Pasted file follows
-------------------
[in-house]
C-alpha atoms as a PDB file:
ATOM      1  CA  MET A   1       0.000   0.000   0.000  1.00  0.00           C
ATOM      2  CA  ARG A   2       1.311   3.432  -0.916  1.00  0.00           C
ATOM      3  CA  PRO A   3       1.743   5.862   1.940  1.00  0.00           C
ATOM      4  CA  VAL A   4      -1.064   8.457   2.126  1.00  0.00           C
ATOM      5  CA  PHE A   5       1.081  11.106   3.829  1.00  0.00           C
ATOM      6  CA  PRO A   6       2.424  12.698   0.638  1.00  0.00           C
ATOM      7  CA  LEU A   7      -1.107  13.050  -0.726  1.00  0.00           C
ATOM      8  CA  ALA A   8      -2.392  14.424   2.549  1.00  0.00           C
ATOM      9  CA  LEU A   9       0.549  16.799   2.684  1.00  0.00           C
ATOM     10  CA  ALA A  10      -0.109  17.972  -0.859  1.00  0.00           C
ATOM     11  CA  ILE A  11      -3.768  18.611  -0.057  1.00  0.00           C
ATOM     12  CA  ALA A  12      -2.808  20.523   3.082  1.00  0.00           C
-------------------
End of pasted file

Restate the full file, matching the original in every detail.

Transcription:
[in-house]
C-alpha atoms as a PDB file:
ATOM      1  CA  MET A   1       0.000   0.000   0.000  1.00  0.00           C
ATOM      2  CA  ARG A   2       1.311   3.432  -0.916  1.00  0.00           C
ATOM      3  CA  PRO A   3       1.743   5.862   1.940  1.00  0.00           C
ATOM      4  CA  VAL A   4      -1.064   8.457   2.126  1.00  0.00           C
ATOM      5  CA  PHE A   5       1.081  11.106   3.829  1.00  0.00           C
ATOM      6  CA  PRO A   6       2.424  12.698   0.638  1.00  0.00           C
ATOM      7  CA  LEU A   7      -1.107  13.050  -0.726  1.00  0.00           C
ATOM      8  CA  ALA A   8      -2.392  14.424   2.549  1.00  0.00           C
ATOM      9  CA  LEU A   9       0.549  16.799   2.684  1.00  0.00           C
ATOM     10  CA  ALA A  10      -0.109  17.972  -0.859  1.00  0.00           C
ATOM     11  CA  ILE A  11      -3.768  18.611  -0.057  1.00  0.00           C
ATOM     12  CA  ALA A  12      -2.808  20.523   3.082  1.00  0.00           C